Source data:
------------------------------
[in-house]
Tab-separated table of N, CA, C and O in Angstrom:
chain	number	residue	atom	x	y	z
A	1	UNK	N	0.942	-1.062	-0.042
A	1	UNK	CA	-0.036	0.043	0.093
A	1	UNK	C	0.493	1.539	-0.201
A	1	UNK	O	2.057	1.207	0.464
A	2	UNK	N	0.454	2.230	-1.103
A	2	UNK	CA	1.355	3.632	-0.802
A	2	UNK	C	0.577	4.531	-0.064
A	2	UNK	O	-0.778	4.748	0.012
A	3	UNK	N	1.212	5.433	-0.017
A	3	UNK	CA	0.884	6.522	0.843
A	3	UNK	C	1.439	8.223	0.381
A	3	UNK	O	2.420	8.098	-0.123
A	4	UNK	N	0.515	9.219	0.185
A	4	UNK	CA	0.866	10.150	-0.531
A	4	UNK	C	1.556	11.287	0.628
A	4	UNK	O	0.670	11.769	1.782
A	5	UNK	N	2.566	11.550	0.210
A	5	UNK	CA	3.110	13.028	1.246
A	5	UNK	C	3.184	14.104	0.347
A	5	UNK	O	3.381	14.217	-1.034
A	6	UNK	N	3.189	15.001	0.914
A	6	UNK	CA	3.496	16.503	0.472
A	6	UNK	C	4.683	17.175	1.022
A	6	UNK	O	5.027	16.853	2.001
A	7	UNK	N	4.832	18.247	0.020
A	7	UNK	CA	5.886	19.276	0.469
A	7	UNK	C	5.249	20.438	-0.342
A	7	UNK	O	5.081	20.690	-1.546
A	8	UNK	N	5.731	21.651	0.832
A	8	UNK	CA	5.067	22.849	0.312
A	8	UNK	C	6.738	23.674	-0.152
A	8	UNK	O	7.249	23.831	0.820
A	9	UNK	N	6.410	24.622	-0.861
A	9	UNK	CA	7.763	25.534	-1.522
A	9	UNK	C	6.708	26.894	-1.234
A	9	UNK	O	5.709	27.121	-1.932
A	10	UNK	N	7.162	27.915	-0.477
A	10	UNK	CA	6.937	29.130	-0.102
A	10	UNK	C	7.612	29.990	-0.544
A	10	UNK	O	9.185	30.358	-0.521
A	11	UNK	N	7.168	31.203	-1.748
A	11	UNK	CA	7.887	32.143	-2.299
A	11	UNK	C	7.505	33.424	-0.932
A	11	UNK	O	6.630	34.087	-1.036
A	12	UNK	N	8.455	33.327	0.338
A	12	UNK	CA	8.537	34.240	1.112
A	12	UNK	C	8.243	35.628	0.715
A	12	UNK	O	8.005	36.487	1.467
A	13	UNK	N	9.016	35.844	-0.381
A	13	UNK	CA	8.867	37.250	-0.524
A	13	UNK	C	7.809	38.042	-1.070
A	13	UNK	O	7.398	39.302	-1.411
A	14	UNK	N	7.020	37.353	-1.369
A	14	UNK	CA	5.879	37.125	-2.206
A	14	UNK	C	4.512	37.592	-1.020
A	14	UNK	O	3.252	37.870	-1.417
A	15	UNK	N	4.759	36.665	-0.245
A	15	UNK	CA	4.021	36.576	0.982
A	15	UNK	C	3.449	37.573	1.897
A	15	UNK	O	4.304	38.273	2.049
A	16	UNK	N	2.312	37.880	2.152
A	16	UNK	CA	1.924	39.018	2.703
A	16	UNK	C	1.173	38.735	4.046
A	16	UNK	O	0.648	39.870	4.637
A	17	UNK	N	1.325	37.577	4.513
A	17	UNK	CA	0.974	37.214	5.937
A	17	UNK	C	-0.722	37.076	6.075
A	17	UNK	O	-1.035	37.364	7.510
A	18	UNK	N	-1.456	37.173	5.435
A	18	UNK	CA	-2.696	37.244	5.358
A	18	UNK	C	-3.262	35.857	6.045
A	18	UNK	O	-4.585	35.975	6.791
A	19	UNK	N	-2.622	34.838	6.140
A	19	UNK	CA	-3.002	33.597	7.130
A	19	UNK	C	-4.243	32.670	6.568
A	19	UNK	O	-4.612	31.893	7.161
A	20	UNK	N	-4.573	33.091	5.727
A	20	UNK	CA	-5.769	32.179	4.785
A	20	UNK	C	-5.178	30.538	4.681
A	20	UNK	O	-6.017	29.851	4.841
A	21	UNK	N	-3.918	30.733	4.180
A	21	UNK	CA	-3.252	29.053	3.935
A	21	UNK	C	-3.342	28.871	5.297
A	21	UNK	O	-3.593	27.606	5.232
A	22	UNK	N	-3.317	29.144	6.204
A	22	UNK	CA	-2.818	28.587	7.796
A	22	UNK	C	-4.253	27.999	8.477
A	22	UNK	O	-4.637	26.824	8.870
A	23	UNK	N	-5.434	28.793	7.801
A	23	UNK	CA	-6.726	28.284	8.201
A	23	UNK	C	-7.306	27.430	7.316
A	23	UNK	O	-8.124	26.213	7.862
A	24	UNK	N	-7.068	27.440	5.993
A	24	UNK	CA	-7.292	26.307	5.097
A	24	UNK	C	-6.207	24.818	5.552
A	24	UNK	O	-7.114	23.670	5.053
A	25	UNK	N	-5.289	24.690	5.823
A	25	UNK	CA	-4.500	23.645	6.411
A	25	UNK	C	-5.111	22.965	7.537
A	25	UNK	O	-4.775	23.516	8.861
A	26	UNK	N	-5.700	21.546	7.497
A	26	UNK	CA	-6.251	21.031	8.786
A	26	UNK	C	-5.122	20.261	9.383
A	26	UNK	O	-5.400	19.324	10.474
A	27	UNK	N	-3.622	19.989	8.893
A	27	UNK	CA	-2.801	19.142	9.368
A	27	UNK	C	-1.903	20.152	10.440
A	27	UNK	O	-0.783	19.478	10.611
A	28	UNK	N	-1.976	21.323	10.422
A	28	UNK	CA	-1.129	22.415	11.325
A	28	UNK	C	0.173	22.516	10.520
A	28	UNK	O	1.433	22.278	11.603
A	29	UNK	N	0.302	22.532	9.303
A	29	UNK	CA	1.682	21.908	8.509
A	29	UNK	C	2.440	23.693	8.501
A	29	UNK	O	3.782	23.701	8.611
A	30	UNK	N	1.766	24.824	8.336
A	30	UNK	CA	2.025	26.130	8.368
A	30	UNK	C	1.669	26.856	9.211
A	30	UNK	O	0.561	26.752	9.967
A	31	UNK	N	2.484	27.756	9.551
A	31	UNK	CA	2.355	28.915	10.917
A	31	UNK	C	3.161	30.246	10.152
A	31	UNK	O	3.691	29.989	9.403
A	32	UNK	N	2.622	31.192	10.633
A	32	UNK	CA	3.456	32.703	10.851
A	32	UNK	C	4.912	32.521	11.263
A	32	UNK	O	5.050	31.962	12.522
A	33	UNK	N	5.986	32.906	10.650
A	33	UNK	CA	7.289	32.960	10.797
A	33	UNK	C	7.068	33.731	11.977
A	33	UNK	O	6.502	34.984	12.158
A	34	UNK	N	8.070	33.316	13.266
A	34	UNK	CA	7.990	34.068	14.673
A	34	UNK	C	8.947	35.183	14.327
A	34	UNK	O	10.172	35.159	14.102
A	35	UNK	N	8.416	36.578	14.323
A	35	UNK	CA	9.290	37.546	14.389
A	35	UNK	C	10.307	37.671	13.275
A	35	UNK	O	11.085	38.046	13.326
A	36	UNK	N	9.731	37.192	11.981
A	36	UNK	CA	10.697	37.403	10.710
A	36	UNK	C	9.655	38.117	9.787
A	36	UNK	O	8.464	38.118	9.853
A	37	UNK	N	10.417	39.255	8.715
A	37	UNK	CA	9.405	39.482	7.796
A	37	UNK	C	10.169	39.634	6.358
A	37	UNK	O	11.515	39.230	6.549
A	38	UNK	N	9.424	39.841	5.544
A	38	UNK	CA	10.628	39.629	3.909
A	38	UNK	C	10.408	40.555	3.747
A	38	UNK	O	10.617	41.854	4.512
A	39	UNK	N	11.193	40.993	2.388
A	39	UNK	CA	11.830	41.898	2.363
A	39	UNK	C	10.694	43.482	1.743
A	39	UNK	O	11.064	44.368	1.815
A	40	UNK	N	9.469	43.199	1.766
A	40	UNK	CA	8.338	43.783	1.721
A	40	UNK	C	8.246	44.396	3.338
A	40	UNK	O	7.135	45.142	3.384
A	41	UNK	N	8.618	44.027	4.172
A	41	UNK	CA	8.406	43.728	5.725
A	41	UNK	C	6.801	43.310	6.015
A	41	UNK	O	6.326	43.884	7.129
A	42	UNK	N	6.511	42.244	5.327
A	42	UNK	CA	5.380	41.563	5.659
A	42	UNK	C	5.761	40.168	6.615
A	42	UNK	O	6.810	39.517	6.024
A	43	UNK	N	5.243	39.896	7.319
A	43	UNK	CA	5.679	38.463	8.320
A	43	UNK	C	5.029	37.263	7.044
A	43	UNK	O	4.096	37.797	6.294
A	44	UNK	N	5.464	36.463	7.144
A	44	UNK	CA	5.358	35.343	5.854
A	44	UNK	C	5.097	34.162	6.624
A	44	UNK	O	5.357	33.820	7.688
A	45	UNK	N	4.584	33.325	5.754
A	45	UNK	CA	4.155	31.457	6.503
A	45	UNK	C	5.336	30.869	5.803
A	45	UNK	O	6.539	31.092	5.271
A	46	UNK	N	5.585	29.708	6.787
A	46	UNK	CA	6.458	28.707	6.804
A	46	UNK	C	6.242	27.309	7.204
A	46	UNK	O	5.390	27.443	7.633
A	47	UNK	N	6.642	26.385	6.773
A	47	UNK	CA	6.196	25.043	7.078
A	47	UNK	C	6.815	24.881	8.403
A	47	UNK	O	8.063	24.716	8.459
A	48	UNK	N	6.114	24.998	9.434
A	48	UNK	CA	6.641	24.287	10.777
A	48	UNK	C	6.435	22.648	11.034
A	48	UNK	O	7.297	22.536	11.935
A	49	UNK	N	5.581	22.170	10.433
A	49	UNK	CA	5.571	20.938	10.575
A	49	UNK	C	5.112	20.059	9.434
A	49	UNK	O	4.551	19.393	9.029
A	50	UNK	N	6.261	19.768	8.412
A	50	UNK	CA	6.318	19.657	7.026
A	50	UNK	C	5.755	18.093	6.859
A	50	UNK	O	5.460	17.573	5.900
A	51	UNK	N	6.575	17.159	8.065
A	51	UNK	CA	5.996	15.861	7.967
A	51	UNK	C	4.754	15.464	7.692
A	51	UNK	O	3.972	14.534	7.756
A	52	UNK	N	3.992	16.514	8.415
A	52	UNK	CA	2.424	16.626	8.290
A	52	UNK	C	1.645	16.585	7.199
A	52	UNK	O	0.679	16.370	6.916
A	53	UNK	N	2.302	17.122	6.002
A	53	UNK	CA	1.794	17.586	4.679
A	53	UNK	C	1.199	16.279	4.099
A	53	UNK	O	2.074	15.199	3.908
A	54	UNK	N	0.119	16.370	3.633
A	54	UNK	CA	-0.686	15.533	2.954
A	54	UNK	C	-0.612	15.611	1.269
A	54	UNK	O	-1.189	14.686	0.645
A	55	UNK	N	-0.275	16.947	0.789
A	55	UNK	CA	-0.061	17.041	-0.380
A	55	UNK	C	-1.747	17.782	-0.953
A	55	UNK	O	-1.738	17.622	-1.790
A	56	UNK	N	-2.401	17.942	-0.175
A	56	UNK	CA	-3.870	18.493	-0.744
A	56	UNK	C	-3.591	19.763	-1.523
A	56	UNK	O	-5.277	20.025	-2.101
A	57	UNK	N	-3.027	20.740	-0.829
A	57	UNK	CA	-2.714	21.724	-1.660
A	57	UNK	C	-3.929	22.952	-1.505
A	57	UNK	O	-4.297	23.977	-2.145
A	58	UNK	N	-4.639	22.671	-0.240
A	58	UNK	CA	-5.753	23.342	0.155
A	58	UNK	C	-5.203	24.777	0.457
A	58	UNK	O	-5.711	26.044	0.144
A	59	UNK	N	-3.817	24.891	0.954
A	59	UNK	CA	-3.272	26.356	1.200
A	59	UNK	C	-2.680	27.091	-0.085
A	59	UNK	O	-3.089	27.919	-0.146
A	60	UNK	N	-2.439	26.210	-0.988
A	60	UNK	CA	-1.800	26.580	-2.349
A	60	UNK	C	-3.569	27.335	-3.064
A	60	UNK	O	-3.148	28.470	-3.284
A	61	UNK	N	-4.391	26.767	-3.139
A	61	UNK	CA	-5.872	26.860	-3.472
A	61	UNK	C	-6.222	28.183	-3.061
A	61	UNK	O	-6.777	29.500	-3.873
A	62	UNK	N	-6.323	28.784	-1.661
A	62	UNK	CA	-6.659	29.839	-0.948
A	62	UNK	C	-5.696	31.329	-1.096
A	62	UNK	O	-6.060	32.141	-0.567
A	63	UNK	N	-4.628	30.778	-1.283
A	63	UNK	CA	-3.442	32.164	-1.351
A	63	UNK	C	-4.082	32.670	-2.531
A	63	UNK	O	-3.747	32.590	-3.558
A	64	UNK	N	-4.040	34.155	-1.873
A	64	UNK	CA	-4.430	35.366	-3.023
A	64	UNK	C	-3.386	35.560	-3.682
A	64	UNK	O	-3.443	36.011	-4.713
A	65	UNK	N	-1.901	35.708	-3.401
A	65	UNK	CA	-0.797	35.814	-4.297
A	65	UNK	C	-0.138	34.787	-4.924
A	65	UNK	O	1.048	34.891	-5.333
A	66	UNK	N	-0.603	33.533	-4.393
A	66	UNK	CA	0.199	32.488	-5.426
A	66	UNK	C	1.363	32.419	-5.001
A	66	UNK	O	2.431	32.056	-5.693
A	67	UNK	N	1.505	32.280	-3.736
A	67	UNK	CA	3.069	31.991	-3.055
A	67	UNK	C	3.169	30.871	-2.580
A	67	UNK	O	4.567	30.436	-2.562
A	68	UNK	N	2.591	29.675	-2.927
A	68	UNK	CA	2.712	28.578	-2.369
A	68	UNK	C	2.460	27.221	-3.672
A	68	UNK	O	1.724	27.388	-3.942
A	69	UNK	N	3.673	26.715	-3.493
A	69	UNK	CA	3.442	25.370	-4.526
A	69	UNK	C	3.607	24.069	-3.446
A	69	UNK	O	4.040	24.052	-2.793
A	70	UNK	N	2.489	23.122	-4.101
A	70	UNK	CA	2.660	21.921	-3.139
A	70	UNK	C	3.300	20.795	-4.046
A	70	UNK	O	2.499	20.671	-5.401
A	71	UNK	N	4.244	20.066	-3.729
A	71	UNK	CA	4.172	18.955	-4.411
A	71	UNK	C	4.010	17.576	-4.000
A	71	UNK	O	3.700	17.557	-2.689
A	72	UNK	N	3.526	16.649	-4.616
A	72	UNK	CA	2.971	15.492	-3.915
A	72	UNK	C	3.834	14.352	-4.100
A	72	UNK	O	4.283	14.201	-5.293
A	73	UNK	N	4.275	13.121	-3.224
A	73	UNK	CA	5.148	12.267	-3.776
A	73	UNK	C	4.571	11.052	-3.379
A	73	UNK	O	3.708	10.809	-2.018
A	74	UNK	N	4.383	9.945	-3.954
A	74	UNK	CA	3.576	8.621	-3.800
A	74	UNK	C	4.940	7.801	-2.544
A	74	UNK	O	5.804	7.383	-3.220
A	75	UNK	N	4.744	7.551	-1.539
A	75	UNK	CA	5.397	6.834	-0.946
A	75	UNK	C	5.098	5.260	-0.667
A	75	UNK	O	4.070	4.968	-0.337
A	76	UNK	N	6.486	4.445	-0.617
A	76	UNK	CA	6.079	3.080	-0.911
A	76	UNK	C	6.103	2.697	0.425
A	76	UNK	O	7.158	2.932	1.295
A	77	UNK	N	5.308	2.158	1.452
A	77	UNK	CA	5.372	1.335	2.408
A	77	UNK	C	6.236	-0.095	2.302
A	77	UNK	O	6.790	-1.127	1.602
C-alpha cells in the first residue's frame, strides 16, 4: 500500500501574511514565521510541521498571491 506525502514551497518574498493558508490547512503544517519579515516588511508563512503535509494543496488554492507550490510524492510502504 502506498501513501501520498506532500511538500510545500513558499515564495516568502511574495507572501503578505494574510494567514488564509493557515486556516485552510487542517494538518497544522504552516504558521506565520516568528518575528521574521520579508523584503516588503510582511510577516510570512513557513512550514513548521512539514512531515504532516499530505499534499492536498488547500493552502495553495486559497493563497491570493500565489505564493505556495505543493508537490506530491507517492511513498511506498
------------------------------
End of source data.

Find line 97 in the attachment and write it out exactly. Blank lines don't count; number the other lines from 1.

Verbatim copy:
A	24	UNK	CA	-7.292	26.307	5.097